Kyle Lowry needed this. The Toronto Raptors needed this.
Losers of three of four with a star player looking anything but and staring a four-game West coast trip against teams holding a combined 69-38 record heading into Monday night’s action, both team and player were challenged to level back up to the lofty standards they set when winning 20 of their first 24 games.
When you look from the outside at teams like the Golden State Warriors in recent times or Tim Duncan’s Spurs or Kobe and Shaq’s Lakers and when they went through a bit of a blip, you always got that sense that someone was going to feel their wrath soon enough and suffer a beat down of epic proportions. That they’d find a way to refuel, dot the i’s and cross the t’s again, and you’d be coming out on the other side of a bar fight wishing you never got there in the first place.
If the Raptors are going to be that type of team this season, that’s the type of message they need to send in pockets of adversity. This was a game that carried considerably more important luggage than losses and poor play with head coach Nick Nurse having lost his 94-year-old mother on Monday and spending time back in his hometown of Iowa before getting back to the Staples Center in Los Angeles about an hour-and-a-half before tip-off. He said she wouldn’t have wanted it any other way.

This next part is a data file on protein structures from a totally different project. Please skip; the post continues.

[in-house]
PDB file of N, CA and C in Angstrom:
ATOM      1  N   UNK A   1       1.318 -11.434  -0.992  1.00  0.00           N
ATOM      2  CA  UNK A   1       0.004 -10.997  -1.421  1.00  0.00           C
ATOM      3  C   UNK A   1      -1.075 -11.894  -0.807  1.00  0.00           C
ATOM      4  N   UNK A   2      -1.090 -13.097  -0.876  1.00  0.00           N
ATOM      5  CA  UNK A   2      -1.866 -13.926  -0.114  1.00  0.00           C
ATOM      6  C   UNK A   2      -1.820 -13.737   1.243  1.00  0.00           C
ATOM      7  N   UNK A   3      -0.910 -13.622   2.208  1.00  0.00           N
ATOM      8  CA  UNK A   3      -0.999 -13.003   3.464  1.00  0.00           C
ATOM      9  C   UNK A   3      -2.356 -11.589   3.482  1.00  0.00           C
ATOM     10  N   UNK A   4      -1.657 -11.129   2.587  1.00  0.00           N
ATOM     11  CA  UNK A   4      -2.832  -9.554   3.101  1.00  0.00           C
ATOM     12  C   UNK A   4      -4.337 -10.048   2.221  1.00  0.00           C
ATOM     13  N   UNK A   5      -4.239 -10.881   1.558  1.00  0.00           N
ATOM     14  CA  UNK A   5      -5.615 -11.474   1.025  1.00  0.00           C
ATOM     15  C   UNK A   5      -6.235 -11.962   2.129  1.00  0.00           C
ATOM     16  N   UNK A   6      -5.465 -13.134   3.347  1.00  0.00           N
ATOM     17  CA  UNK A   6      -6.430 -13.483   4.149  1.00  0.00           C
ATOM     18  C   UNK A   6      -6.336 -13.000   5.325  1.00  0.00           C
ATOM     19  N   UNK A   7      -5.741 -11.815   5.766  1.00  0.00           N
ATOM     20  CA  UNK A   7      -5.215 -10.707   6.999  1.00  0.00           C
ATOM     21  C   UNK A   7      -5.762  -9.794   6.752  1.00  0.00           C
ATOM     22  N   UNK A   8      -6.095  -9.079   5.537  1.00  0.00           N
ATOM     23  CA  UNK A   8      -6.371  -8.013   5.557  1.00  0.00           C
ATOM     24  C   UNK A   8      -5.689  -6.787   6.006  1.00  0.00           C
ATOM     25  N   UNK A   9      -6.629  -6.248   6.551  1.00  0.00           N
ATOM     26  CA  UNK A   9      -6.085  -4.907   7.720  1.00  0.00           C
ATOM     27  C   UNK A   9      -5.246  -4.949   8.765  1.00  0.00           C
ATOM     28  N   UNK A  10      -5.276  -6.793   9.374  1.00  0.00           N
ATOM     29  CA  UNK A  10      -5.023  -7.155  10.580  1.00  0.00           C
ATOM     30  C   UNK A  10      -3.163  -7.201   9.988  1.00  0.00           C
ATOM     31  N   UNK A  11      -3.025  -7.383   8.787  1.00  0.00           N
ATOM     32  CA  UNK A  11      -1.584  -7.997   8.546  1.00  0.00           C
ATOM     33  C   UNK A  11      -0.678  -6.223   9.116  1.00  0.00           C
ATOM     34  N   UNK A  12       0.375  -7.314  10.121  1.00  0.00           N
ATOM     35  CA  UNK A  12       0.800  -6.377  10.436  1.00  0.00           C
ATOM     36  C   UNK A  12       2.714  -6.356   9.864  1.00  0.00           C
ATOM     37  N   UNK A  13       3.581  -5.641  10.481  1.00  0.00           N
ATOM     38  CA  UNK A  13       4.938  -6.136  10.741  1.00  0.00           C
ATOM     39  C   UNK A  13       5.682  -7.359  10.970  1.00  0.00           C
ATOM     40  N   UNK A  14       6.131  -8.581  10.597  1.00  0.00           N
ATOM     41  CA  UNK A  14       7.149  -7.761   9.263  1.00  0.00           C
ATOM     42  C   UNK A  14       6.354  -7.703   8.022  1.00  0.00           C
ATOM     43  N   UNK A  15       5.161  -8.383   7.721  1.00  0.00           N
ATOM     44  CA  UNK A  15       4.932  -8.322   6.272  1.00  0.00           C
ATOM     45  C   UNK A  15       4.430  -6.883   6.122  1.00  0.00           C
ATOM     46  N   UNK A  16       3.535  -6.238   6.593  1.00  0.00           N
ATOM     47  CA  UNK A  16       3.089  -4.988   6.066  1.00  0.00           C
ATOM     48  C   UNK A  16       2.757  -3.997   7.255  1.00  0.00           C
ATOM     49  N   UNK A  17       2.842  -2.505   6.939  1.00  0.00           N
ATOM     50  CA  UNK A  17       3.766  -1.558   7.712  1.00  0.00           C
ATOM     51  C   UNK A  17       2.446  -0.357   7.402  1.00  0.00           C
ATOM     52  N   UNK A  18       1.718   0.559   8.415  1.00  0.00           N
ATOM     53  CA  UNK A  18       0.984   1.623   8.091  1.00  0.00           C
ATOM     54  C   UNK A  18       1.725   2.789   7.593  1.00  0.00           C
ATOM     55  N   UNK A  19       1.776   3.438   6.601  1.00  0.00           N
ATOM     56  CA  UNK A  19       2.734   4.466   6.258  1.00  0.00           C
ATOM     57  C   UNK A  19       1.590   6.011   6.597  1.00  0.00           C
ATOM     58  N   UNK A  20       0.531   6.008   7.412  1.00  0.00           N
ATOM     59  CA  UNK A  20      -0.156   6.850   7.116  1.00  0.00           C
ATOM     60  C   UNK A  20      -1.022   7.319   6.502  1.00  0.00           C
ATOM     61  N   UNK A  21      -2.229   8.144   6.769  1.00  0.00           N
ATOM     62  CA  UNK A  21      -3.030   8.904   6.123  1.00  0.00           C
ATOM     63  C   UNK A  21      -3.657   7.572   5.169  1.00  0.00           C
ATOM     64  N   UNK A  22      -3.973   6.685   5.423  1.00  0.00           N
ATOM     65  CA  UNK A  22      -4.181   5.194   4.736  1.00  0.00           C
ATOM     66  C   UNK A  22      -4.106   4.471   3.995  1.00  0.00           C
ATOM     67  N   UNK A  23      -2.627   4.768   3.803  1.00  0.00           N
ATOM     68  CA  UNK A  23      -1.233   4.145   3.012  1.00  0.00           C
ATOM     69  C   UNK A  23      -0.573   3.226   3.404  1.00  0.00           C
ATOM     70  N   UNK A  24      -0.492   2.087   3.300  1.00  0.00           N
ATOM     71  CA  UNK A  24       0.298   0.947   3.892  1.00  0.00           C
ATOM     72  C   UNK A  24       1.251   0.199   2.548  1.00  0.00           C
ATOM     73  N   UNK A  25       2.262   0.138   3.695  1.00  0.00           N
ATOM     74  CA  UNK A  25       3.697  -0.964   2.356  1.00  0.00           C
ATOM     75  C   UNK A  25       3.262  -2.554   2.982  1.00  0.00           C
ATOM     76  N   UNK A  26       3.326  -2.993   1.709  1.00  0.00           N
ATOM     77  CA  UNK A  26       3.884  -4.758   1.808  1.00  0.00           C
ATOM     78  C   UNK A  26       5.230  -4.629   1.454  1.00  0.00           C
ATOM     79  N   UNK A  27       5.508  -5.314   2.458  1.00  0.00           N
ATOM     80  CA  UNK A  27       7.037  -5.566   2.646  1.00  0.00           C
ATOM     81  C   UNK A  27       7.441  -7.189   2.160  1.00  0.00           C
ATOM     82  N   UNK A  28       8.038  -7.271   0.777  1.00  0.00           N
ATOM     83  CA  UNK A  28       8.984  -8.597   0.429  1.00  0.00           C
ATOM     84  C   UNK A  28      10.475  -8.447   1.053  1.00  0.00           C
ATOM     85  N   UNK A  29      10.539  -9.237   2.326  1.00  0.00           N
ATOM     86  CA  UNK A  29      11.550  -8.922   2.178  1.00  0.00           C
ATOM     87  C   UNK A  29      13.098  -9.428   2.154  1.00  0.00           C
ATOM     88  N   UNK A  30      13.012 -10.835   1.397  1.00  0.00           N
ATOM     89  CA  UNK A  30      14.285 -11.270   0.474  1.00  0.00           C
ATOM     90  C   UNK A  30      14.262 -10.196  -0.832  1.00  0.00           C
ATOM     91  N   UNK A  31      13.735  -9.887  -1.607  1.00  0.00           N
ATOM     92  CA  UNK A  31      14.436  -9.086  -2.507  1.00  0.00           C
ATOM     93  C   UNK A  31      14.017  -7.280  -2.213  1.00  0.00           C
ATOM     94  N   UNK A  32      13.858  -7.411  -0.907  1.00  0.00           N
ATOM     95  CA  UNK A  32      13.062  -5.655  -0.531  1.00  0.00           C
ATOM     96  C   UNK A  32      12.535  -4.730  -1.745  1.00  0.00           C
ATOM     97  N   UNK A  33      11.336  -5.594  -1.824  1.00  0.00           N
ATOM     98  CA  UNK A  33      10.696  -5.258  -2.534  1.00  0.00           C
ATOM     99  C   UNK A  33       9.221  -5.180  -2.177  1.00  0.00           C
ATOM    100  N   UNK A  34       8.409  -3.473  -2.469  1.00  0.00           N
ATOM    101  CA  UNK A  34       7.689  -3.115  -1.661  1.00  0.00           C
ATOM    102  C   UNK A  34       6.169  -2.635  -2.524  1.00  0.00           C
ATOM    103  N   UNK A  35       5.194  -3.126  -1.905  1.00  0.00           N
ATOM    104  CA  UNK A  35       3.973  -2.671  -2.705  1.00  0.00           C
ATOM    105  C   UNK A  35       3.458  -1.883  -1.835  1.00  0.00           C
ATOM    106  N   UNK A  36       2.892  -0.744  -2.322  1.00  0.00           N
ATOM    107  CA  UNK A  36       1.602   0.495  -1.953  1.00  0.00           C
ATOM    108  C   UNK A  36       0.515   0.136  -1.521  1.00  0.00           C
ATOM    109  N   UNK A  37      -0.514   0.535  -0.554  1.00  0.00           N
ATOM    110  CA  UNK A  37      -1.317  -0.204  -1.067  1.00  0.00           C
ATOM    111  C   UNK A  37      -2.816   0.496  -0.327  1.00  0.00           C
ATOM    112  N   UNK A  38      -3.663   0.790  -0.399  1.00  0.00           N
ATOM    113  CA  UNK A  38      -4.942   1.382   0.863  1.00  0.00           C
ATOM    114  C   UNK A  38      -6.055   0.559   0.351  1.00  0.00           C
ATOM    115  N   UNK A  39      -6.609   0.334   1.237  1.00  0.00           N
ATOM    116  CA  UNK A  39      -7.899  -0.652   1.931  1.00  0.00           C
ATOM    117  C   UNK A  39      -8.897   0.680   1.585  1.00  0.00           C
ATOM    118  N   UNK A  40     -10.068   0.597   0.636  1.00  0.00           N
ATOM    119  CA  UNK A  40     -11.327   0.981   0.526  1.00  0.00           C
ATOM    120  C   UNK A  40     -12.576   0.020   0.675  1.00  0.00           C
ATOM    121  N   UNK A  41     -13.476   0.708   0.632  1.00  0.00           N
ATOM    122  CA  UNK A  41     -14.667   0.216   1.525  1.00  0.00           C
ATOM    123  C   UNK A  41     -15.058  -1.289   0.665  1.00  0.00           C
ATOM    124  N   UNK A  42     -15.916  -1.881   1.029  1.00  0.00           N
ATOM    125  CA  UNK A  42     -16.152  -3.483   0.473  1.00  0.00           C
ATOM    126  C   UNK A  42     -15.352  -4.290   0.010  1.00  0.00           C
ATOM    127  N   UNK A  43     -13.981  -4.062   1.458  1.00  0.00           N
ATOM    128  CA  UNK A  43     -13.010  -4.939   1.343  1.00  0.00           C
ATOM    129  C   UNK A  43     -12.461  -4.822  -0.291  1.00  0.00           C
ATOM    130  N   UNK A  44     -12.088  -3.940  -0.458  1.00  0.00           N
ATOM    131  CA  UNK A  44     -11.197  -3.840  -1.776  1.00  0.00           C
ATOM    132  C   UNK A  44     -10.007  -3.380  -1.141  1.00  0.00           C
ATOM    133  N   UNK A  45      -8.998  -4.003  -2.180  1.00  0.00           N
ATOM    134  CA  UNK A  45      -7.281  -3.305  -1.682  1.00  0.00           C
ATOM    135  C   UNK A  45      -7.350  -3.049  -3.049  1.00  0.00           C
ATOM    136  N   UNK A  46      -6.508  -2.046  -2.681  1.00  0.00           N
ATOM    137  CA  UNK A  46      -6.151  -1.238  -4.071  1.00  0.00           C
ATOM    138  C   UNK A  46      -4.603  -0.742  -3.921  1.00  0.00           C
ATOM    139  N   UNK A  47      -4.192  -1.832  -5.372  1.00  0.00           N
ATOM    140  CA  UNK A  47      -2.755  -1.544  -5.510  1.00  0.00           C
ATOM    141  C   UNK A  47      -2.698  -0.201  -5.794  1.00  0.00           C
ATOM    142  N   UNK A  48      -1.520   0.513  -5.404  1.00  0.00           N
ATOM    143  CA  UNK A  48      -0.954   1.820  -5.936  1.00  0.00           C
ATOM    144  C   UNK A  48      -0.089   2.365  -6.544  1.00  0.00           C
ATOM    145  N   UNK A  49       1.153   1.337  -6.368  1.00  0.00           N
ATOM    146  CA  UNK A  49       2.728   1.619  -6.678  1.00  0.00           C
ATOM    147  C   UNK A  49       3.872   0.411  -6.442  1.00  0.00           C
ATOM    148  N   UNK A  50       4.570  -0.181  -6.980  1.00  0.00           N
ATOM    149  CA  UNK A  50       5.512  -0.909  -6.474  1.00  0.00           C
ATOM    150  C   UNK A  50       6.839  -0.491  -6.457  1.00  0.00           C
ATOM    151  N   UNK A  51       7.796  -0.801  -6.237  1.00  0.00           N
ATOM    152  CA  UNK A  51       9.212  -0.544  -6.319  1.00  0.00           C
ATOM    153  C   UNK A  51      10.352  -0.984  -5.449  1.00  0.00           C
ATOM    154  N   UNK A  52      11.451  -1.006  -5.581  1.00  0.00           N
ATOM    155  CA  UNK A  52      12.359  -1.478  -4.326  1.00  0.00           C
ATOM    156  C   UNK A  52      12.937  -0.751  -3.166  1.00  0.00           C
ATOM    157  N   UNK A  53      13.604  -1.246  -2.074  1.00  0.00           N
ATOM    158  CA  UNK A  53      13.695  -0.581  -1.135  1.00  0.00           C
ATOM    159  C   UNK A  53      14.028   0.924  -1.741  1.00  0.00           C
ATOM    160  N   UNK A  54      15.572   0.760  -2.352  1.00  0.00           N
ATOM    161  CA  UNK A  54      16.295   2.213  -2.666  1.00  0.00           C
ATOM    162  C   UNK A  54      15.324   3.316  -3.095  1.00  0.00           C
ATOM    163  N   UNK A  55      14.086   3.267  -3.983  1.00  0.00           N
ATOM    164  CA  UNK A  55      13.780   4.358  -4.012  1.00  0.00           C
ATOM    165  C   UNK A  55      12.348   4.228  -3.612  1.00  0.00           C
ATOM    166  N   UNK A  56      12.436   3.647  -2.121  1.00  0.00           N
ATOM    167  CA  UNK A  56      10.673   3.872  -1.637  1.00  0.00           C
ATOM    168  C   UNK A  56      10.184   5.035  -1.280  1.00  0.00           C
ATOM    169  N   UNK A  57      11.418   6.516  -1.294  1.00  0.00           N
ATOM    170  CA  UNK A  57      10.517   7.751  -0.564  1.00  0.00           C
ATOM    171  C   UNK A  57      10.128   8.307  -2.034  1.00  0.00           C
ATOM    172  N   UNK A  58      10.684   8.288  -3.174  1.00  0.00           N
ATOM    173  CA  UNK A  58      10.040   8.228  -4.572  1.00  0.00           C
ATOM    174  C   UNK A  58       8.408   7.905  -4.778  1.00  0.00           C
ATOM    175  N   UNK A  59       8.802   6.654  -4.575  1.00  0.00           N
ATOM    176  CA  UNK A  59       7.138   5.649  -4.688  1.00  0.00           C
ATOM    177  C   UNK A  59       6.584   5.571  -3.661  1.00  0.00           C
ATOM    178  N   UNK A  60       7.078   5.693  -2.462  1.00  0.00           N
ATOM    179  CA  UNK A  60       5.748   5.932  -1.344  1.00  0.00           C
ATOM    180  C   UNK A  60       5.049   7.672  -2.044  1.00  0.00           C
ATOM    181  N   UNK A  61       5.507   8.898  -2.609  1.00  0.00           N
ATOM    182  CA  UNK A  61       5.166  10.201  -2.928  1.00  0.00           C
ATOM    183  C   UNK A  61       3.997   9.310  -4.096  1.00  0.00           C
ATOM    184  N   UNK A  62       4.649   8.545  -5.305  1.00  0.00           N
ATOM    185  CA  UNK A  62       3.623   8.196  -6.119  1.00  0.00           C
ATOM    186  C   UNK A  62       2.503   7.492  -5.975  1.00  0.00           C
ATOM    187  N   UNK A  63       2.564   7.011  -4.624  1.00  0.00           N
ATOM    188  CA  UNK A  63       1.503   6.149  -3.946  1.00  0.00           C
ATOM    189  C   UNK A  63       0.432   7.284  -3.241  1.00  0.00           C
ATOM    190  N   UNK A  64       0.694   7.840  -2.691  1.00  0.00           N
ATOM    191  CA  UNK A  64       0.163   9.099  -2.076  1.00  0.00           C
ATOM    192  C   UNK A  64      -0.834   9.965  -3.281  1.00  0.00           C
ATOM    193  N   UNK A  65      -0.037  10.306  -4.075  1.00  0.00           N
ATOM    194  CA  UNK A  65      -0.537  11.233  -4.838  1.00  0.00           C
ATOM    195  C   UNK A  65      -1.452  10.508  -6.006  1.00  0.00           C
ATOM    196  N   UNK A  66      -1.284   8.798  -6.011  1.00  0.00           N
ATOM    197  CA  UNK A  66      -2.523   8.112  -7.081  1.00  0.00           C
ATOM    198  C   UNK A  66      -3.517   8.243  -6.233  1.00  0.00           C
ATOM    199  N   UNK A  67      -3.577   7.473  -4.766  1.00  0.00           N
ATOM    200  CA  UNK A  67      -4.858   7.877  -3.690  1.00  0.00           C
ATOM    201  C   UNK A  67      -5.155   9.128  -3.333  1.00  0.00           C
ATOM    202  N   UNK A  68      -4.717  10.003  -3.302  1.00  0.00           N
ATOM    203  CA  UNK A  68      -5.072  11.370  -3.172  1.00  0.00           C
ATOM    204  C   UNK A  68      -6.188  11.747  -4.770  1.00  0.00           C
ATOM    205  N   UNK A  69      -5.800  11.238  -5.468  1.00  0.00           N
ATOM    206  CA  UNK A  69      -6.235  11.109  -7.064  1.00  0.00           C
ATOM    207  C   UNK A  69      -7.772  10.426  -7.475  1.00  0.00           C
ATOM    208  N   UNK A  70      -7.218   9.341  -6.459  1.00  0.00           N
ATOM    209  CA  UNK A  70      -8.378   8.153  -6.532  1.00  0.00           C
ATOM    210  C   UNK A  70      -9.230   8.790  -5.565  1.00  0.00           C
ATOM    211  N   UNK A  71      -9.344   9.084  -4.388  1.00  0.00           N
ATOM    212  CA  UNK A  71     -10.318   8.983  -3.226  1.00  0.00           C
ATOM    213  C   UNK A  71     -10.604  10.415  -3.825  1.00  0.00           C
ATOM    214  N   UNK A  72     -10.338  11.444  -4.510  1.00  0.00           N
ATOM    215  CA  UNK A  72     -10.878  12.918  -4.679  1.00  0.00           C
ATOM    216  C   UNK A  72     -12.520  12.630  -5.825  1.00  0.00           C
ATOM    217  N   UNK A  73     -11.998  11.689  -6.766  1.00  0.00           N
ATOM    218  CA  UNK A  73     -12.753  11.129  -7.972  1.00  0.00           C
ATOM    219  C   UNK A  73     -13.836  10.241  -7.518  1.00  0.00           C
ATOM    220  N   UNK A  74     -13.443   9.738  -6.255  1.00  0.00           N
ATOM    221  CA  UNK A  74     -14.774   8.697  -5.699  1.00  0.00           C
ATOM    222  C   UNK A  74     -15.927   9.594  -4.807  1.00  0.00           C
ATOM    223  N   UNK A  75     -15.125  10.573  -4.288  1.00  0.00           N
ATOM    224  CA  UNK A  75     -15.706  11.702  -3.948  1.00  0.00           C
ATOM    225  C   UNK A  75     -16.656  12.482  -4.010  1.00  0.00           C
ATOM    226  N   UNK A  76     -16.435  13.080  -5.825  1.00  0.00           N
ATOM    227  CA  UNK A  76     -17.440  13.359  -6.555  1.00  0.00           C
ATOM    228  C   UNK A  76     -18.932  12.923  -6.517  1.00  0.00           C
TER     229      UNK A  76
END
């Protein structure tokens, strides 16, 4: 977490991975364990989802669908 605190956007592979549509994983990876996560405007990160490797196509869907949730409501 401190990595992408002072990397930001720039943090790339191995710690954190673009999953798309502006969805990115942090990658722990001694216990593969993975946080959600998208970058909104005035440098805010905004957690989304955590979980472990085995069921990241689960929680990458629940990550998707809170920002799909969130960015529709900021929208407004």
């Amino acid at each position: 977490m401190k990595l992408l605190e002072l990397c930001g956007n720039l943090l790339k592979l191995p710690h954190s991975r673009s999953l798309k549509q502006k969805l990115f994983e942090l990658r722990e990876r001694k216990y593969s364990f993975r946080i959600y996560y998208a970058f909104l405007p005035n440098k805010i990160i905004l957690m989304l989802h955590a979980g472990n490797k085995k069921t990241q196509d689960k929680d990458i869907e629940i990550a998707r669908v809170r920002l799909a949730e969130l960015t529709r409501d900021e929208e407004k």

Judging by how his team came out, they were pretty determined to get one for their coach.
Right off the bat, you wanted to see if Lowry would take the game by the scruff in the absence of Kawhi Leonard, who didn’t play due to a bruised right hip. Nurse made the move to insert Fred VanVleet into the lineup, one that appeared a bit curious with the length presented by Toronto native Shai Gilgeous-Alexander, Tobias Harris and Danilo Gallinari. Personally, I thought the move would be to get OG Anunoby in for Leonard but, in retrospect, it was clearly done in an effort to get Lowry going by taking away some of his ball handling responsibilities and allowing him to seek his shot.